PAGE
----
Employee sacked for failing to meet inherent requirements despite bullying claim

Published 21 March 2017

Sao Duarte v The Paraplegic & Quadriplegic Association of NSW

The Fair Work Commission has recently upheld the decision of an employer to terminate an employee who was unable to meet the inherent requirements of her position, but criticised the employer’s HR manager for failing to adequately investigate her bullying claim.

In a recent case, Duarte v The Paraplegic & Quadriplegic Association of NSW [2017] FWC 175, the Fair Work Commission upheld an employer’s decision to terminate an employment contract based on Ms Duarte’s inability to perform the “inherent requirements” of her two positions.

Ms Duarte commenced employment with the Paraplegic and Quadriplegic Association of NSW (ParaQuad) on 25 June 2009 as a Personal Care Assistant. On 2 September 2011, she acquired additional duties as an After Hours Coordinator.

Ms Duarte claimed that in 2013 or 2014, complaints had been made about her behaviour at work and she was having difficulties with her supervisor. Around 7 December 2014, Ms Duarte claimed she experienced “numbness around her mouth, dizziness, body aches and general sickness”, however subsequent tests did not identify any problems.

On 21 March 2016, Ms Duarte sent an email to the CEO of ParaQuad and stated that her work performance and health had been adversely affected by events that occurred between 8 December 2015 and 6 January 2016 involving other staff members. The CEO informed her that he would monitor the situation.

On 21 April 2016, the HR manager sent Ms Duarte an email requiring her attendance at a fact finding meeting on 28 April 2016 in regards to allegations that she had altered a client file without authorisation. Ms Duarte forwarded the email to the CEO and told him she was being “incriminate[d]”. He responded the following day, requesting she discuss her concerns with her immediate supervisor.

The fact finding meeting went ahead on 28 April 2016.

Ms Duarte was absent from work from 28 April 2016 until her dismissal on 8 August 2016. She was however present on 5 May 2016, where she attended a disciplinary meeting and was issued a written warning for altering a client file without authorisation.

After the 5 May 2016 meeting, Ms Duarte lodged a worker’s compensation claim for her alleged psychological injuries. She had a certificate of capacity certified by her doctor which stated she was unfit for work from 9 May 2016 to 17 May 2016 as she was suffering from “stress, anxiety”. Subsequent WorkCover certificates certified Ms Duarte as unfit for work until 30 June 2016, and a medical certificate certified her as unfit for work until 2 August 2016.

On 20 June 2016, QBE declined Ms Duarte’s workers compensation claim as it decided her employment had not been a substantial, contributing factor to her psychological injury.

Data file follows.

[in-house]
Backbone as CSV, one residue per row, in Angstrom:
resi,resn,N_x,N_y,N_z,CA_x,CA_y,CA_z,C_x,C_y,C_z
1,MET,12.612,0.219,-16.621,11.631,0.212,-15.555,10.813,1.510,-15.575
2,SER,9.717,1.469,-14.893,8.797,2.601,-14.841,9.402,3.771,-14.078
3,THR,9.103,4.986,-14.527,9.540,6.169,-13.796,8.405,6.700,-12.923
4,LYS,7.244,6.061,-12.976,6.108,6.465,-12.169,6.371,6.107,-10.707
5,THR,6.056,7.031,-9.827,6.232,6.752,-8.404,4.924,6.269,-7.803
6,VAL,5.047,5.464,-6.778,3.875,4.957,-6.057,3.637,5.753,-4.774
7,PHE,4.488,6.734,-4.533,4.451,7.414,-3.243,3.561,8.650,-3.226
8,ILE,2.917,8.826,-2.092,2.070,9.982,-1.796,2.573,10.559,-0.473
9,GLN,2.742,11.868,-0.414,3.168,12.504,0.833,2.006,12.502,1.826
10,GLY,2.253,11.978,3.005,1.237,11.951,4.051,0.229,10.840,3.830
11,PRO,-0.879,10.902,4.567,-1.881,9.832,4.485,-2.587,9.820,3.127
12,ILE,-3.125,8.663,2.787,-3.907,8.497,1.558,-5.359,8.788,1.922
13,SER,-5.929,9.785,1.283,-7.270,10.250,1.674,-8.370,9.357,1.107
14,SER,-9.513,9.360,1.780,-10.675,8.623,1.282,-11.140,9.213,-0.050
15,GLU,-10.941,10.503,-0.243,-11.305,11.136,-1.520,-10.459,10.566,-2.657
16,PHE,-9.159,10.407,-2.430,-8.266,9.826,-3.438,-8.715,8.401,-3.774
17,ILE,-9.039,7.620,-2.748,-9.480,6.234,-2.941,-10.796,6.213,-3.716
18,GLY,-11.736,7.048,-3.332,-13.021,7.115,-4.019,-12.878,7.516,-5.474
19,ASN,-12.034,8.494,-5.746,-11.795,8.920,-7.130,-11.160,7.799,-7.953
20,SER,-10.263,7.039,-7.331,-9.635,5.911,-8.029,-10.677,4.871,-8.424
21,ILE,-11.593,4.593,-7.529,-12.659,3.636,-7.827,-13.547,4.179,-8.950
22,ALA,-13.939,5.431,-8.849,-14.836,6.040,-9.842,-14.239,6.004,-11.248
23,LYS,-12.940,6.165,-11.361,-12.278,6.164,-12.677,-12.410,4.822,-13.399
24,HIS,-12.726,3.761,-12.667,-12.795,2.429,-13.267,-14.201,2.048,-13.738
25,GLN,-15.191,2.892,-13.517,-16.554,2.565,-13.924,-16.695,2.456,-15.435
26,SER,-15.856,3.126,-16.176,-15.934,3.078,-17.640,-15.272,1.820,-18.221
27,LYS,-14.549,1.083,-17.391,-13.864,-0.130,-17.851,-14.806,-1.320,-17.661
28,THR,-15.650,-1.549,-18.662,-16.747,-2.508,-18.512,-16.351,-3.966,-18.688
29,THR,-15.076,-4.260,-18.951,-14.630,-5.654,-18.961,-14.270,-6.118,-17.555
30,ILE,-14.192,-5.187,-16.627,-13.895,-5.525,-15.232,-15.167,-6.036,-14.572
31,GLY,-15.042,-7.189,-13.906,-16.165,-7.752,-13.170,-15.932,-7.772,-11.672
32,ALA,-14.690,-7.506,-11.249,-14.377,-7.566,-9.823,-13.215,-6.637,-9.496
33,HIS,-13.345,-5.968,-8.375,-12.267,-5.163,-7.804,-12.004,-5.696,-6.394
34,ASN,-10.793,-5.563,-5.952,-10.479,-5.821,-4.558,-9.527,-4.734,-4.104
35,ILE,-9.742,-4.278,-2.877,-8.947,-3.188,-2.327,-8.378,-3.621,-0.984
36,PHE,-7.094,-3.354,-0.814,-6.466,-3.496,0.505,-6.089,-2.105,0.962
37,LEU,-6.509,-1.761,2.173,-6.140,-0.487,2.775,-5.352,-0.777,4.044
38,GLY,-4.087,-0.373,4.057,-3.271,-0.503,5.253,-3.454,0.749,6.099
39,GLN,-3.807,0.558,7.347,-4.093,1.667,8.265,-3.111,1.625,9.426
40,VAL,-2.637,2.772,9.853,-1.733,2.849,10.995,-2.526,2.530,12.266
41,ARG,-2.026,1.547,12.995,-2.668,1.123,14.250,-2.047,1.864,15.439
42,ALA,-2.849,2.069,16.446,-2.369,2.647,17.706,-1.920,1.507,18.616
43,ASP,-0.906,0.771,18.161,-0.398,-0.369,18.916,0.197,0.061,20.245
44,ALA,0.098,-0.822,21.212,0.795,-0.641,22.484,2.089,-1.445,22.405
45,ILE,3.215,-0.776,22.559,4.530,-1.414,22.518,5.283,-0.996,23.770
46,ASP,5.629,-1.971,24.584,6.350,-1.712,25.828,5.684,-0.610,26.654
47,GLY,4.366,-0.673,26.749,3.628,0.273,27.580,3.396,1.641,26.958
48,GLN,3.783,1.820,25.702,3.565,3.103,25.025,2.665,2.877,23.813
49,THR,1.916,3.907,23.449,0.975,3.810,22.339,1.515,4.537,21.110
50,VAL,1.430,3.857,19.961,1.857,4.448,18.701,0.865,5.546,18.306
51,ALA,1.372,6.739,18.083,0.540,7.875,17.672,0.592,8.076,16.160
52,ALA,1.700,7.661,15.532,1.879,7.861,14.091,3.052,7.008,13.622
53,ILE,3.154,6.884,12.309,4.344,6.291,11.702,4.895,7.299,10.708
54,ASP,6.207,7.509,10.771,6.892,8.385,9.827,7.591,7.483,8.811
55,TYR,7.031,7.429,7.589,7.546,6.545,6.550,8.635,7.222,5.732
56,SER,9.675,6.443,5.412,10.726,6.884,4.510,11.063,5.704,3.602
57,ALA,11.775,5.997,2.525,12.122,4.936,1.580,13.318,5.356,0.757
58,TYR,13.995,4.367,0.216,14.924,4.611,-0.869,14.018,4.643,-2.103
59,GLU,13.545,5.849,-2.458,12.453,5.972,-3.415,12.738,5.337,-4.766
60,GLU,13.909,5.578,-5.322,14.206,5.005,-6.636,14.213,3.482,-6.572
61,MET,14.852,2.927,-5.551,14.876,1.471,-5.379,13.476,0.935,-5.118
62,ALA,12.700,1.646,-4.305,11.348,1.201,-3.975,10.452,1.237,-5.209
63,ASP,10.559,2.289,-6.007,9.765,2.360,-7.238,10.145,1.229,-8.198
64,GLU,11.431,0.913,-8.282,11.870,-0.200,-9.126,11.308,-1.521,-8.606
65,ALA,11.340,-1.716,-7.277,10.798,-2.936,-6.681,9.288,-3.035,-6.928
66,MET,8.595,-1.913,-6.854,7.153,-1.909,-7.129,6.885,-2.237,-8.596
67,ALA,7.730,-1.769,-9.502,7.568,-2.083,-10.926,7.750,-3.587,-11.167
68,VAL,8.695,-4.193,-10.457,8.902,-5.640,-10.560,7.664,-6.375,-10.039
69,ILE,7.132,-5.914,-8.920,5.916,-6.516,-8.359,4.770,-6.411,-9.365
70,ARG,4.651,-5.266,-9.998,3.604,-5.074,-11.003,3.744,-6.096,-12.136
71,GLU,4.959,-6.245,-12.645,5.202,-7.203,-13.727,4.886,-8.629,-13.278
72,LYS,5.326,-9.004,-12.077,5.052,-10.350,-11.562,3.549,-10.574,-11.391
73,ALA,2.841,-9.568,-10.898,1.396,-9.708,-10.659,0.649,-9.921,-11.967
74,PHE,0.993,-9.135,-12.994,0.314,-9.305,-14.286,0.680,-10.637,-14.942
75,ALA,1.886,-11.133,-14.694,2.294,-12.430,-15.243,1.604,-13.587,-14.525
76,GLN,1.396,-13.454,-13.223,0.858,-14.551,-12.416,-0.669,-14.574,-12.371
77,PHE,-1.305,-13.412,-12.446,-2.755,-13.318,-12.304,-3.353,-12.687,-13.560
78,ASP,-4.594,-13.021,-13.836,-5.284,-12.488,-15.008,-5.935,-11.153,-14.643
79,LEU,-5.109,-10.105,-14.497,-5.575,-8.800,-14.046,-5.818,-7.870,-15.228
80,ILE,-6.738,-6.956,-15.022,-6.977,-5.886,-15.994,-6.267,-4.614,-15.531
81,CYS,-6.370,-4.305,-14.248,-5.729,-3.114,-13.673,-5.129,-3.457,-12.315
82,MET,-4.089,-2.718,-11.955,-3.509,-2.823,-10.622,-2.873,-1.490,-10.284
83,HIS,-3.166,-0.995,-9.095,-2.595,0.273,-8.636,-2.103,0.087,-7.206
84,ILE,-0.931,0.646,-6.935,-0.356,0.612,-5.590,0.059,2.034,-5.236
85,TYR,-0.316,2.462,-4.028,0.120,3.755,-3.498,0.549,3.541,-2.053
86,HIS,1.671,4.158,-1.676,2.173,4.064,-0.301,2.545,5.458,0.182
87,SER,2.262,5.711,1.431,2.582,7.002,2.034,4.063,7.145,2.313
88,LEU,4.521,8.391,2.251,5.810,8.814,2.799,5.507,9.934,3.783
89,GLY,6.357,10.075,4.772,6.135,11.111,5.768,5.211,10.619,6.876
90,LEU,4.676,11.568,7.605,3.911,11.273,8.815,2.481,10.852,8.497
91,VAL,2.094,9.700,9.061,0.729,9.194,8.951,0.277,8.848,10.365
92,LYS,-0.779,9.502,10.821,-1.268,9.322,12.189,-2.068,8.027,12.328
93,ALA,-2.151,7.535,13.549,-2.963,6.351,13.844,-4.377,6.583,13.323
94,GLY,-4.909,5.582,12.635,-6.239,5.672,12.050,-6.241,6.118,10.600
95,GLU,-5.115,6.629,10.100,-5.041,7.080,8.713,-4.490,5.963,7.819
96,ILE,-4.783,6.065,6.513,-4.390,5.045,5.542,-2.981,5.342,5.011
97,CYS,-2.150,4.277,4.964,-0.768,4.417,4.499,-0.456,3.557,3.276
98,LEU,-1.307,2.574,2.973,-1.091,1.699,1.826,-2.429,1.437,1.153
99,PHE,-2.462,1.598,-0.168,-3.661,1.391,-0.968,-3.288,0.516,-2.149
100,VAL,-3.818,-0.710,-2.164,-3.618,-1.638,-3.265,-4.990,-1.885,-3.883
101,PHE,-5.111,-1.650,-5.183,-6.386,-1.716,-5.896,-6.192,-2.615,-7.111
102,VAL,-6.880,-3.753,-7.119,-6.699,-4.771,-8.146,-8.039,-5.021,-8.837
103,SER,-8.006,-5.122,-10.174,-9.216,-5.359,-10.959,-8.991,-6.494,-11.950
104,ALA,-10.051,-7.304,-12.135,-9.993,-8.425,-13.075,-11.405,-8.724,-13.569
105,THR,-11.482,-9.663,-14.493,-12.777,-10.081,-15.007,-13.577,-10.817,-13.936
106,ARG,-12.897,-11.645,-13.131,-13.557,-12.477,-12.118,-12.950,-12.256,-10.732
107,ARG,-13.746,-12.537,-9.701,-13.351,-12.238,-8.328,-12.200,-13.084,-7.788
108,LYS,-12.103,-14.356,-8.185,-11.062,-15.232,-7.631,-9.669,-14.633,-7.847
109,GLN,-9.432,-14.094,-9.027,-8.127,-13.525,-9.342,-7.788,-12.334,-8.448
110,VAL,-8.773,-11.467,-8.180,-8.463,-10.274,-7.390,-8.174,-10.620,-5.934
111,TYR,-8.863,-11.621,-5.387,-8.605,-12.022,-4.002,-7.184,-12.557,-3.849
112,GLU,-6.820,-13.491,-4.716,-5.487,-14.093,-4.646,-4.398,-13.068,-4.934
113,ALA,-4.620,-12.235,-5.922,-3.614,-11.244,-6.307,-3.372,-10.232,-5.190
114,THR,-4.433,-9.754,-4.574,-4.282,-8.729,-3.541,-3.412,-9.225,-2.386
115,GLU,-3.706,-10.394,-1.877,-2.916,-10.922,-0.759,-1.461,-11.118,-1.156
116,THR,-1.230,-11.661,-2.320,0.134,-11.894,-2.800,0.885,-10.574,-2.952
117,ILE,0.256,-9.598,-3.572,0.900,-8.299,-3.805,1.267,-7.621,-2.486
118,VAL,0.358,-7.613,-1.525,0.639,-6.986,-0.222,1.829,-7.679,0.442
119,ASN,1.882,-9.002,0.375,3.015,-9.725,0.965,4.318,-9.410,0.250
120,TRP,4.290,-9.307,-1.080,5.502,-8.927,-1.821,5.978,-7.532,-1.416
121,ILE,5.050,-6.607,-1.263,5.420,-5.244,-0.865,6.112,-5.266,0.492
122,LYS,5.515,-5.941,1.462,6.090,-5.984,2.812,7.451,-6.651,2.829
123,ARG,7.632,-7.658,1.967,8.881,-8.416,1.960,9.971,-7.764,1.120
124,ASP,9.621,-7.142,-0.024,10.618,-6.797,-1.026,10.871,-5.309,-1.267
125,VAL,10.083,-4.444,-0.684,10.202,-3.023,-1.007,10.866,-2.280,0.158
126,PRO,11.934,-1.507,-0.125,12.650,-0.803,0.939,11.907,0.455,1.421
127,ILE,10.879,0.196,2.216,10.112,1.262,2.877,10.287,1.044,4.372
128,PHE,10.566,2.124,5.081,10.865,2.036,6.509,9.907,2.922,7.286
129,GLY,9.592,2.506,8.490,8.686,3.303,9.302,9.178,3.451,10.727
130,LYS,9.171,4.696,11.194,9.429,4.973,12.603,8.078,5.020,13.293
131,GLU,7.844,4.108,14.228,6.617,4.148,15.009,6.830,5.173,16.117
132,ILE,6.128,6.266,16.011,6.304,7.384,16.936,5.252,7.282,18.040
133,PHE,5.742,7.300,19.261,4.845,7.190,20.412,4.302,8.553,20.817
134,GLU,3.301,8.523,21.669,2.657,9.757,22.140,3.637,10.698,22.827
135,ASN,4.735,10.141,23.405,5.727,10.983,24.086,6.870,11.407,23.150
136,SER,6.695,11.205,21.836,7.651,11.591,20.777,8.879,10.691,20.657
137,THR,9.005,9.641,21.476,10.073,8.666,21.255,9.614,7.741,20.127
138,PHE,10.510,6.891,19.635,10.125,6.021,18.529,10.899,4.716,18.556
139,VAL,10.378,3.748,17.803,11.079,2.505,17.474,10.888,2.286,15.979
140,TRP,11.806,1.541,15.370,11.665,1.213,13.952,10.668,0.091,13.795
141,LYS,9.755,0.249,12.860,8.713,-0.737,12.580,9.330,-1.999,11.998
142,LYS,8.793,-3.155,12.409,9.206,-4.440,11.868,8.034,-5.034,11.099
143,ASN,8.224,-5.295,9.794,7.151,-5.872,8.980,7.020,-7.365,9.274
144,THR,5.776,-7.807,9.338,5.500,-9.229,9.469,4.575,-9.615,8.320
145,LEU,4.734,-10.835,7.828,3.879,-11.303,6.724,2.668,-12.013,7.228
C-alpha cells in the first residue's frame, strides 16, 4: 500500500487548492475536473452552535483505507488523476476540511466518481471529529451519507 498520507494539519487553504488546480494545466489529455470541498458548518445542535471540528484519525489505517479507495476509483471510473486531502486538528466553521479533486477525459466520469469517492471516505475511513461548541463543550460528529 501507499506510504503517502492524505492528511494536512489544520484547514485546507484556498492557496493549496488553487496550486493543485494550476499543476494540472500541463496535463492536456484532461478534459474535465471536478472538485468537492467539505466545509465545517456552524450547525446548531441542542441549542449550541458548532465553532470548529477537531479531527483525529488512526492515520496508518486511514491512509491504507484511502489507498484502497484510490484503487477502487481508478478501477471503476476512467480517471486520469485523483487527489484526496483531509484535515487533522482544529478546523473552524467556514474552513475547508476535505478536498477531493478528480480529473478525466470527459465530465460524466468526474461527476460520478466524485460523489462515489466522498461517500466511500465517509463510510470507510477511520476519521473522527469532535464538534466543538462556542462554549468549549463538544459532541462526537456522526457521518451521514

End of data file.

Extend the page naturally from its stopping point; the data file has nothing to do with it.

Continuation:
On 29 July 2016, Ms Duarte was sent a show cause letter in response to a report produced by her doctor saying she was unable to perform the inherent requirements of her roles. The letter asked Ms Duarte to present evidence as to why her employment should not be terminated for incapacity.

Ms Duarte did not respond to the letter and her employment was terminated on 8 August 2016.

Ms Duarte maintained her psychological injuries were a workplace injury and sought an unfair dismissal remedy as she claimed that ParaQuad had dismissed her without a valid reason. Notably, she highlighted that her doctor had stated her prognosis for recovery was good.


The Fair Work Commission recognised that “employers are usually required to have regard to expert opinion rather than making their own assessment of what is essentially a medical question.” ParaQuad acquired the WorkCover certificates of capacity, medical certificates and doctors reports, most of which supported the opinion of Ms Duarte’s doctor and the Commission concluded “it was not unreasonable for ParaQuad to base their decision on his opinion.”

The Commission noted that although Ms Duarte’s doctor stated it was likely she would start improving over the next few months, he did not say she would be able to return to her duties in this time.

Consequently, the Commission found ParaQuad’s reason for dismissal was founded on medical evidence and as Ms Duarte’s doctor stated reasonable adjustments would not enable her to return to work, there was a valid reason for dismissing Ms Duarte due to incapacity.

However, the Commission criticised the approach taken by the HR manager in investigating Ms Duarte’s allegations of bullying. The HR manager “did not undertake a thorough investigation” and “effectively asserted that there was no bullying or harassment problem because Ms Duarte had not followed the correct grievance process.”

The Commission concluded they did not have enough evidence to determine whether Ms Duarte was bullied. If she had been, and that had led to her incapacity, then “it would certainly be a factor that weighed in favour of her dismissal being considered harsh.”

However, as the Commission was unable to ascertain whether Ms Duarte was bullied, the application for unfair dismissal remedy was dismissed.

Take away points for employers

This case demonstrates that when terminating an employee due to incapacity, employers must base their decision on medical opinion rather than their own assessment.

Employers should be careful to investigate any bullying complaints made by employees rather than ignore the allegations altogether. Failing to investigate a complaint could leave employers liable in unfair dismissal even if they have a valid reason for terminating the employee.

Read the full decision here

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